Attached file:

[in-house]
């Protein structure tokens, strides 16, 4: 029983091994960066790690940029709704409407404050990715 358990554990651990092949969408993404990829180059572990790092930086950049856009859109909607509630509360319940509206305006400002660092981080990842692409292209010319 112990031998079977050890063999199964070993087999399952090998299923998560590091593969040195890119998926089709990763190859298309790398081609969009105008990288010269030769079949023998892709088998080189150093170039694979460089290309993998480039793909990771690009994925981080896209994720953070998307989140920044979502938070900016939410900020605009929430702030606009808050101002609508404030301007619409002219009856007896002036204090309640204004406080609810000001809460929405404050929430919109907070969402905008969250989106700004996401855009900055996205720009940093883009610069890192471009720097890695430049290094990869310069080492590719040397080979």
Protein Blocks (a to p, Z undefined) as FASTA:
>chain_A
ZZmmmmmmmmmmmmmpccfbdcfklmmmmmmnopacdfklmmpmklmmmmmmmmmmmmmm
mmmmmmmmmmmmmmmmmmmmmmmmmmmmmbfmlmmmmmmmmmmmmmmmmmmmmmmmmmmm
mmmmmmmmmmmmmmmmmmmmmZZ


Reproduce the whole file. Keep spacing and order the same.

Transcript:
[in-house]
């Protein structure tokens, strides 16, 4: 029983091994960066790690940029709704409407404050990715 358990554990651990092949969408993404990829180059572990790092930086950049856009859109909607509630509360319940509206305006400002660092981080990842692409292209010319 112990031998079977050890063999199964070993087999399952090998299923998560590091593969040195890119998926089709990763190859298309790398081609969009105008990288010269030769079949023998892709088998080189150093170039694979460089290309993998480039793909990771690009994925981080896209994720953070998307989140920044979502938070900016939410900020605009929430702030606009808050101002609508404030301007619409002219009856007896002036204090309640204004406080609810000001809460929405404050929430919109907070969402905008969250989106700004996401855009900055996205720009940093883009610069890192471009720097890695430049290094990869310069080492590719040397080979």
Protein Blocks (a to p, Z undefined) as FASTA:
>chain_A
ZZmmmmmmmmmmmmmpccfbdcfklmmmmmmnopacdfklmmpmklmmmmmmmmmmmmmm
mmmmmmmmmmmmmmmmmmmmmmmmmmmmmbfmlmmmmmmmmmmmmmmmmmmmmmmmmmmm
mmmmmmmmmmmmmmmmmmmmmZZ